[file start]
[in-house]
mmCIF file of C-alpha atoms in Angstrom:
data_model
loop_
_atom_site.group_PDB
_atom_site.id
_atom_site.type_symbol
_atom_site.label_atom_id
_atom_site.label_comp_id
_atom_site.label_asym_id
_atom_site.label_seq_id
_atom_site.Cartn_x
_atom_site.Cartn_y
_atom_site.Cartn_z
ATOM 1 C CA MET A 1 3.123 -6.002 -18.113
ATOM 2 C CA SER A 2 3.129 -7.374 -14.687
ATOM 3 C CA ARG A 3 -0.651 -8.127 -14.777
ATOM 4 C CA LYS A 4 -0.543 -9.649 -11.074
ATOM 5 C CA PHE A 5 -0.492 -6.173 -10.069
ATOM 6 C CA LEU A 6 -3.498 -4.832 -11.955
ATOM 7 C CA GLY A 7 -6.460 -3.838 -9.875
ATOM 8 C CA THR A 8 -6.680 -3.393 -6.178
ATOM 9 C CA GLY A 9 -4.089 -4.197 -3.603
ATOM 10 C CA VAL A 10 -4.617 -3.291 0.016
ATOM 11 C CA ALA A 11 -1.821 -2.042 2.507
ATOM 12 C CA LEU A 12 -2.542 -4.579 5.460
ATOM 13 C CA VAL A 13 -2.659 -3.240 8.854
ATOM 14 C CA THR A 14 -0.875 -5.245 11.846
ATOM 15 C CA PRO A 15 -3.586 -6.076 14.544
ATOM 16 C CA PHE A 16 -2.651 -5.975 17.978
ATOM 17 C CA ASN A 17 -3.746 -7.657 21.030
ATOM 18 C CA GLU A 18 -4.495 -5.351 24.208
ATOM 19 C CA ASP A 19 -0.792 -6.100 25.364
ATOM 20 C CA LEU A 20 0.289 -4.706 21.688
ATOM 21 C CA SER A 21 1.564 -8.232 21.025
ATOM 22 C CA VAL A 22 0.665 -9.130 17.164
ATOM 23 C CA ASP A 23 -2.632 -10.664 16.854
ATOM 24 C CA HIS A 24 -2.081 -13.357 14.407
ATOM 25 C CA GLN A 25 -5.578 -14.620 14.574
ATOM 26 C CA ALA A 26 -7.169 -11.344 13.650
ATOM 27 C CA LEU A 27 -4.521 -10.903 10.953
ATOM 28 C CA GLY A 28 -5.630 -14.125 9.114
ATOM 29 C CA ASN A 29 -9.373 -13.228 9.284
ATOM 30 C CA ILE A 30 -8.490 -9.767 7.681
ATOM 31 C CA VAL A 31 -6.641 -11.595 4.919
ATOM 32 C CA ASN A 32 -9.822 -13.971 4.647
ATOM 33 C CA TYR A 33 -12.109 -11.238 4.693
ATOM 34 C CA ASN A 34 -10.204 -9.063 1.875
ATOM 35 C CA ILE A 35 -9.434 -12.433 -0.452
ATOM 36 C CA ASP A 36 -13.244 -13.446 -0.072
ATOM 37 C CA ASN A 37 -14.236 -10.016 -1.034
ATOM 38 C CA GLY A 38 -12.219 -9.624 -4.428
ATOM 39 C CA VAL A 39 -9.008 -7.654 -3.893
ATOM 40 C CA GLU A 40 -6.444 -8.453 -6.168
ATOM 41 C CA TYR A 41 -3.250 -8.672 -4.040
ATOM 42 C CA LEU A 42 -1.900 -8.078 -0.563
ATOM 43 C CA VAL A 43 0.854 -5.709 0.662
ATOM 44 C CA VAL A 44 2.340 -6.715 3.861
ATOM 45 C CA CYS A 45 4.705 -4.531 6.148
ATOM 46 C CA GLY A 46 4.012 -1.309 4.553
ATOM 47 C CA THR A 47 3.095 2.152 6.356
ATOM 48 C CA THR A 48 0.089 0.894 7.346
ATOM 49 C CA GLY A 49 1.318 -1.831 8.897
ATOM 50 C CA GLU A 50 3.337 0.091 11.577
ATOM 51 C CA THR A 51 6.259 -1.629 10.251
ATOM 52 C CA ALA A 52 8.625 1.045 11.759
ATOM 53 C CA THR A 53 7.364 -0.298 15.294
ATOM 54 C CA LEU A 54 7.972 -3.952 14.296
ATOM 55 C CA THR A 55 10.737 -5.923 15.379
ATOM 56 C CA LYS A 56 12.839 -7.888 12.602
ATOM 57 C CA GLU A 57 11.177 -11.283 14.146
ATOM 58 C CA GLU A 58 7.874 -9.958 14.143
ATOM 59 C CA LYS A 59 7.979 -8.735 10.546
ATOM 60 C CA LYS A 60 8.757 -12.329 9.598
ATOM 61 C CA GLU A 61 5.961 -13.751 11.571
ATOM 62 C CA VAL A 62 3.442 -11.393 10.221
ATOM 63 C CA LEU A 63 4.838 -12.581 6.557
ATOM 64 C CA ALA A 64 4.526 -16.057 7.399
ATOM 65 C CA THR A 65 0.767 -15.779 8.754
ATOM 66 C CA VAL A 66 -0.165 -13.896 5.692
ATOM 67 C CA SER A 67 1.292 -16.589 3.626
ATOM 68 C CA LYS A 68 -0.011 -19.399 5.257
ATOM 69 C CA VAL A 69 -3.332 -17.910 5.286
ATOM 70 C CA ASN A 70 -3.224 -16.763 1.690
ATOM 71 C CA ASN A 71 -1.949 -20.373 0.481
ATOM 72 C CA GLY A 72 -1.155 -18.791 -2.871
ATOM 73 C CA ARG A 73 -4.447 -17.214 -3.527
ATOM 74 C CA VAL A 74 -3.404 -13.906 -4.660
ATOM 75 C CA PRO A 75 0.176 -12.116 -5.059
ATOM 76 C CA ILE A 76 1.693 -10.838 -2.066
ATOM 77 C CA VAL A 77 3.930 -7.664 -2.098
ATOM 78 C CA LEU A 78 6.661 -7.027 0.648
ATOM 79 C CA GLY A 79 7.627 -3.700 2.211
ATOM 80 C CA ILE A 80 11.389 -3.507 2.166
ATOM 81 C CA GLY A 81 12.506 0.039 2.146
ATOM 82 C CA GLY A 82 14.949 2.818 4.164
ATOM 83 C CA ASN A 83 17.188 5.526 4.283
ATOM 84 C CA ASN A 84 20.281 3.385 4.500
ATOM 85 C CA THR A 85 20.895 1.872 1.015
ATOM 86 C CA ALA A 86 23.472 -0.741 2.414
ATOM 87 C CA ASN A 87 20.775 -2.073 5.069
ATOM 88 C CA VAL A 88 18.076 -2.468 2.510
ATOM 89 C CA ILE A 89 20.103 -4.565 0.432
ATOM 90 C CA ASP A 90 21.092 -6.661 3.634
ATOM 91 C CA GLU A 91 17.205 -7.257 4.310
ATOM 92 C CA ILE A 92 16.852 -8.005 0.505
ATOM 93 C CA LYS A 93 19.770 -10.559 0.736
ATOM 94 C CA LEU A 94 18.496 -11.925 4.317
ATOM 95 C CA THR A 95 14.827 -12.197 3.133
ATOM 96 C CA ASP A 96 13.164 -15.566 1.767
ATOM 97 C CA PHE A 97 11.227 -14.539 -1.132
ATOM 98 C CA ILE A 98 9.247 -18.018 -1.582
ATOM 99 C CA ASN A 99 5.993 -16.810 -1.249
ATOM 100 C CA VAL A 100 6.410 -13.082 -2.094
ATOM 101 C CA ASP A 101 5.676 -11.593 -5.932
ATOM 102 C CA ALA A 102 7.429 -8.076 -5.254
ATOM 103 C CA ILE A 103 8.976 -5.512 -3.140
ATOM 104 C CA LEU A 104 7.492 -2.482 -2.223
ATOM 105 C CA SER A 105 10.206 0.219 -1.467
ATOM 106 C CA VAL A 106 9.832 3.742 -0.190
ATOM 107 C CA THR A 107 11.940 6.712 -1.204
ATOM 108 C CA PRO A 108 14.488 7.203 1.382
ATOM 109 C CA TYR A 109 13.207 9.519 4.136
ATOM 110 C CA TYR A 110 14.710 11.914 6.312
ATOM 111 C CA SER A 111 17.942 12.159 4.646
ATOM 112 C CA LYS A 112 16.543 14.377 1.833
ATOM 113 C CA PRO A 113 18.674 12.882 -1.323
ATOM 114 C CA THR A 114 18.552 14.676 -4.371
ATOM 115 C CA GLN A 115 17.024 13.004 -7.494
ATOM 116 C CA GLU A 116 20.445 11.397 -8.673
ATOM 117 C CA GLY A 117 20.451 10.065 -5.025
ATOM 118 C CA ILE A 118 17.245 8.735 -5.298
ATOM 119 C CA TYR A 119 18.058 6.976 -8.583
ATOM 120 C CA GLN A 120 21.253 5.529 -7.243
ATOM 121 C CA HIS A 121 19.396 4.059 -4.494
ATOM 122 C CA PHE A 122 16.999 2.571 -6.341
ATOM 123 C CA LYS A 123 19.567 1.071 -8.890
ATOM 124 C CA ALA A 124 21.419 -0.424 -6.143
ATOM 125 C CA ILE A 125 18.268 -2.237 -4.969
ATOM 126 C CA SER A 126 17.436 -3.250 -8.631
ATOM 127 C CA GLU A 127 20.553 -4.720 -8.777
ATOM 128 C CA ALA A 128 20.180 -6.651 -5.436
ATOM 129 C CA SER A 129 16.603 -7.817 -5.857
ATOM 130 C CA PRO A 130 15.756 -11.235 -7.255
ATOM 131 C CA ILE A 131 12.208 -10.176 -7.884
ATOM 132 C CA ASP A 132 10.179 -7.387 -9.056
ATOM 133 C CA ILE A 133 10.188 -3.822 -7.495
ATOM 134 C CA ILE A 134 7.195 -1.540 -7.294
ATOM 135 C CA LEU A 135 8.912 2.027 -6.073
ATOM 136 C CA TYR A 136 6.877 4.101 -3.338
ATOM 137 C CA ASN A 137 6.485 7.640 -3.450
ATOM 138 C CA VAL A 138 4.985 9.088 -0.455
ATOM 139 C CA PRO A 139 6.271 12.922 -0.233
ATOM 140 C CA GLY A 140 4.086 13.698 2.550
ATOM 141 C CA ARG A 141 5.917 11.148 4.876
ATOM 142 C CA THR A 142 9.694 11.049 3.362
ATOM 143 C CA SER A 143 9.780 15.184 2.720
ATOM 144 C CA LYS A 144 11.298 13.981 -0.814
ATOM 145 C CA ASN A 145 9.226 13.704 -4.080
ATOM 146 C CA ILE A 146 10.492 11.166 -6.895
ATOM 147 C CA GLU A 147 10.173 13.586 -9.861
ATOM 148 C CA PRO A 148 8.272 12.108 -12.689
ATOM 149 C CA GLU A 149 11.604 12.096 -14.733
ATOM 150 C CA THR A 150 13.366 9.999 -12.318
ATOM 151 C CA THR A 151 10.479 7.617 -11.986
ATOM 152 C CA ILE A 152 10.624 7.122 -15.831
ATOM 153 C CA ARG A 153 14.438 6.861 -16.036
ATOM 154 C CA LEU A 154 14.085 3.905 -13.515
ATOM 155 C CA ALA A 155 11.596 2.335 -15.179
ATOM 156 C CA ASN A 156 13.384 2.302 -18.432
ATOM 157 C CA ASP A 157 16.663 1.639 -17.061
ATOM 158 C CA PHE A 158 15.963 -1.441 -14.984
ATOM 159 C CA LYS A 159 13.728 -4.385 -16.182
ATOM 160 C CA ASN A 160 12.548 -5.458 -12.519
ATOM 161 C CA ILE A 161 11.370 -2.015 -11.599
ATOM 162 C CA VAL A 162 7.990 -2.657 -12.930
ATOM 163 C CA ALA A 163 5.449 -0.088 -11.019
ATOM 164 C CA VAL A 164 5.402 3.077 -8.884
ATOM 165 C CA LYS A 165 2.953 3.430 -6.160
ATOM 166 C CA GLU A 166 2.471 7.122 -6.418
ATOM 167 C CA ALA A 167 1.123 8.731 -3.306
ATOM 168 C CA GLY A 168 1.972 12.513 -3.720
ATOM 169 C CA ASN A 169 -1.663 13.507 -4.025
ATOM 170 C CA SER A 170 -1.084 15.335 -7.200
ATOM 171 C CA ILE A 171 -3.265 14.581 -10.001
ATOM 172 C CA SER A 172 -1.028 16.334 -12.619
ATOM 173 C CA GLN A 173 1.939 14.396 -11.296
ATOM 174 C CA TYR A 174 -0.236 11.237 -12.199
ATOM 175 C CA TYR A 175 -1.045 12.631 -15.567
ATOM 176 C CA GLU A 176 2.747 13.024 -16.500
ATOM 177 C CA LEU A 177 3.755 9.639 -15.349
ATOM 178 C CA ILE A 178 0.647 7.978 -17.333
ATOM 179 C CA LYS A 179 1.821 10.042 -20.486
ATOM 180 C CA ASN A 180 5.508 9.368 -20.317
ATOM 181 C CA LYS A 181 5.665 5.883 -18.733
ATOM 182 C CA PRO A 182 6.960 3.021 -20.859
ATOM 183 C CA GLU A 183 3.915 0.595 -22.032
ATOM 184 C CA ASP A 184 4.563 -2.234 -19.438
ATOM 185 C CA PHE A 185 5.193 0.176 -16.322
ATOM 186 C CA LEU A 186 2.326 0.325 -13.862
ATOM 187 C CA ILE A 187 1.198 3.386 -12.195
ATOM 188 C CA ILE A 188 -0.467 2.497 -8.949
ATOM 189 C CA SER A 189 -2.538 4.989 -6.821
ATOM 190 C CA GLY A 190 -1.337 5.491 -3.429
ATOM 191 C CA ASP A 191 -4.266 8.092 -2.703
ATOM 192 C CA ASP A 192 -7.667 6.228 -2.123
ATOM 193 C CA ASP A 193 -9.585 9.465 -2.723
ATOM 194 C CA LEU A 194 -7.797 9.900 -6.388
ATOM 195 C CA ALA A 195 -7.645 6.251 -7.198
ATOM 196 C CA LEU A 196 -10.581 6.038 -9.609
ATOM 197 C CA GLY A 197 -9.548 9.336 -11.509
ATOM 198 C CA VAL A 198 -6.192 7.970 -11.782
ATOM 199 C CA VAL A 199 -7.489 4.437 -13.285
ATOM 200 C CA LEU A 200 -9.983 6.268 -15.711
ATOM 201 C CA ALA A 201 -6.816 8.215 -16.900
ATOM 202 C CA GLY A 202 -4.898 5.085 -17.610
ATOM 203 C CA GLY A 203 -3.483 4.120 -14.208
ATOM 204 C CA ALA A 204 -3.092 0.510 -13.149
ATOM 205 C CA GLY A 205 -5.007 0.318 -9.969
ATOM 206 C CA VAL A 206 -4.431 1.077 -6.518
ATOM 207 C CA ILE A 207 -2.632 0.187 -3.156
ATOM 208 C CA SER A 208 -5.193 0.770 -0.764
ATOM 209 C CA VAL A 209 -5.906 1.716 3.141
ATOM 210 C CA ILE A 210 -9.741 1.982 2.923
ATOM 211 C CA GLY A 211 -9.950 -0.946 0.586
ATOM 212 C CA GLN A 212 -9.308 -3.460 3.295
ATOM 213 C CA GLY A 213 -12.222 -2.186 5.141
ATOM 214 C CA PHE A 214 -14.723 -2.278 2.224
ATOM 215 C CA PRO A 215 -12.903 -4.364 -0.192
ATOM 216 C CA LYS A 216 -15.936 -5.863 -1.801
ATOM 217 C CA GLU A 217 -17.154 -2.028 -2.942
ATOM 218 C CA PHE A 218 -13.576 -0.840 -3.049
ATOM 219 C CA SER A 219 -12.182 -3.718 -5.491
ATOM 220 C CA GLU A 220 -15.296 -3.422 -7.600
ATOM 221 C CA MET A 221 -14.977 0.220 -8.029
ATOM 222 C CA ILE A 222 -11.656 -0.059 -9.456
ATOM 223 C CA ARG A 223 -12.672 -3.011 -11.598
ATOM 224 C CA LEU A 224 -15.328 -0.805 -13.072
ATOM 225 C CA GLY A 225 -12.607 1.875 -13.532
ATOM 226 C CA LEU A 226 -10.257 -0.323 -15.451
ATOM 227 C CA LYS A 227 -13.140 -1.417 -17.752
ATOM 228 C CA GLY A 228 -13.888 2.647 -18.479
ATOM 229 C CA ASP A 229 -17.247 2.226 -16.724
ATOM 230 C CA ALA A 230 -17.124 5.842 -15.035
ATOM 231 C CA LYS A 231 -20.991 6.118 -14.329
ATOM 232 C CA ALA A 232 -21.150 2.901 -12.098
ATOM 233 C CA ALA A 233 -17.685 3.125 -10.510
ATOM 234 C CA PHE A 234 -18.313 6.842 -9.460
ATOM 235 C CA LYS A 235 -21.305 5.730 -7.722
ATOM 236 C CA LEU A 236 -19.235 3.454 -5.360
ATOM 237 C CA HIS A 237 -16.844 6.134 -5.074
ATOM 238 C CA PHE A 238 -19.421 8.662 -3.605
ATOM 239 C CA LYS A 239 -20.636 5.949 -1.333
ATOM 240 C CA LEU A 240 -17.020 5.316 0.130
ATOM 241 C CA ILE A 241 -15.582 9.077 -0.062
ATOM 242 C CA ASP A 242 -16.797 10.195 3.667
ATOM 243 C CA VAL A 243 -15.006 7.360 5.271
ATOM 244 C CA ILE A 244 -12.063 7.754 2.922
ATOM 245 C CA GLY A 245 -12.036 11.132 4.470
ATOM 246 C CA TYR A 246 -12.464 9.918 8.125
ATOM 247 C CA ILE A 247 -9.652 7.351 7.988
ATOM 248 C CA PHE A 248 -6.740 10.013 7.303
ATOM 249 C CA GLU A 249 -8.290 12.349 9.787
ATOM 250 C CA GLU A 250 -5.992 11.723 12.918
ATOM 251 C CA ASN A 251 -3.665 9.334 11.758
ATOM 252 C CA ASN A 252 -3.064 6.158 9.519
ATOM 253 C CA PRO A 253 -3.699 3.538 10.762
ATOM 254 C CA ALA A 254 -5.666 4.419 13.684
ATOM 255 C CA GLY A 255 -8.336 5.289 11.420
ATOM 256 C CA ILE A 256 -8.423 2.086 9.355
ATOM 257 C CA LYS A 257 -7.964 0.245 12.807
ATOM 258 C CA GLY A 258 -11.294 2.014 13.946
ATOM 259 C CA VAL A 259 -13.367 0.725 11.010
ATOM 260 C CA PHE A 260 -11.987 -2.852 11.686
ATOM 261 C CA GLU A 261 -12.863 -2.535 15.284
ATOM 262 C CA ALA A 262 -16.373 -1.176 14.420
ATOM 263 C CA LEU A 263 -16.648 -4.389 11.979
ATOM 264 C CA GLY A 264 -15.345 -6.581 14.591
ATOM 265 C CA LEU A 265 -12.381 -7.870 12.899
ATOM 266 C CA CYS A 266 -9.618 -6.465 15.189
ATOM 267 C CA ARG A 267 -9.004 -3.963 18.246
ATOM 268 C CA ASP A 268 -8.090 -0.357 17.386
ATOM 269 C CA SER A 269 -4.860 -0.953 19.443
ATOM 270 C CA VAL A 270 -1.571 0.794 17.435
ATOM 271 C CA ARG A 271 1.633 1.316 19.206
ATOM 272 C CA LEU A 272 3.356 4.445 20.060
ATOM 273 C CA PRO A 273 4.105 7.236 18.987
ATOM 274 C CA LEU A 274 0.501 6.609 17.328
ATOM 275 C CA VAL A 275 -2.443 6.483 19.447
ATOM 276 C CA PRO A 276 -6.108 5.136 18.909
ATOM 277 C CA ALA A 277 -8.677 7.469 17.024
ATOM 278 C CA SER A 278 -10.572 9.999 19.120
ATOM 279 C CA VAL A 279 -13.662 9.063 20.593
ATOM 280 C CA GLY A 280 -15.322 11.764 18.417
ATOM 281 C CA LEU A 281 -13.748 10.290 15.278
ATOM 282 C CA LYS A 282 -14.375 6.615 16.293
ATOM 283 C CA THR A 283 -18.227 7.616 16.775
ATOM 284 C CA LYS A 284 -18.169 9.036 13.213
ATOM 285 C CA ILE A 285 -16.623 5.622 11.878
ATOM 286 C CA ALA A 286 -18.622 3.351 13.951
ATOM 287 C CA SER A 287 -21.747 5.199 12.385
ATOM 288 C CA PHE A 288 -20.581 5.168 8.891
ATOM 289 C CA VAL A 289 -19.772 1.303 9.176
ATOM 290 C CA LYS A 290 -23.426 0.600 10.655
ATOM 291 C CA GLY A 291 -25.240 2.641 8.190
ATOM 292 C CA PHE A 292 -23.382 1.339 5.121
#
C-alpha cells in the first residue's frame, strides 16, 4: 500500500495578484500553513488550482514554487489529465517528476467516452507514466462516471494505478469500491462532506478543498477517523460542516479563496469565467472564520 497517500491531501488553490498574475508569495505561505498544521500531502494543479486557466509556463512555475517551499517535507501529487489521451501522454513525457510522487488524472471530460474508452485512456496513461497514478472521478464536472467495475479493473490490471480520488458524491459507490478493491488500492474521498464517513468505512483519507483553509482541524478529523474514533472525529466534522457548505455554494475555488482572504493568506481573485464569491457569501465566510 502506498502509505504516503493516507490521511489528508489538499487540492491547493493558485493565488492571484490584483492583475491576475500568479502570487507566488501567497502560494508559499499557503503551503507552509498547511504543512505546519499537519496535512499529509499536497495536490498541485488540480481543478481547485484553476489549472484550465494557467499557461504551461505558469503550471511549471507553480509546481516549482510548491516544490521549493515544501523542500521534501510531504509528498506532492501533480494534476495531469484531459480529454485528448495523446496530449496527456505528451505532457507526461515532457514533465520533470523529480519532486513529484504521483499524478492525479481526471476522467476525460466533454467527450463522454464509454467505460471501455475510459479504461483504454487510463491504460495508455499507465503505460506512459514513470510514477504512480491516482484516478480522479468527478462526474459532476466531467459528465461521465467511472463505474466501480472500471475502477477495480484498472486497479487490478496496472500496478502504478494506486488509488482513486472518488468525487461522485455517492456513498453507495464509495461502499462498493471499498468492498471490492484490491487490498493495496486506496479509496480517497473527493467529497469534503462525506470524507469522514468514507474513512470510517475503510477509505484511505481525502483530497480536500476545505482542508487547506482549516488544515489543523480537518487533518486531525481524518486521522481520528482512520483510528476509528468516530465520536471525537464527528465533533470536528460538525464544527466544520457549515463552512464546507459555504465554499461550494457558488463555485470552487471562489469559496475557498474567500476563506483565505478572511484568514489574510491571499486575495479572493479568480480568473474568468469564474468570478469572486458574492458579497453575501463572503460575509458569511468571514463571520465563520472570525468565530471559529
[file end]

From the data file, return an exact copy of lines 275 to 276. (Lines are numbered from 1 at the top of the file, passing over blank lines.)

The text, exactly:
ATOM 261 C CA GLU A 261 -12.863 -2.535 15.284
ATOM 262 C CA ALA A 262 -16.373 -1.176 14.420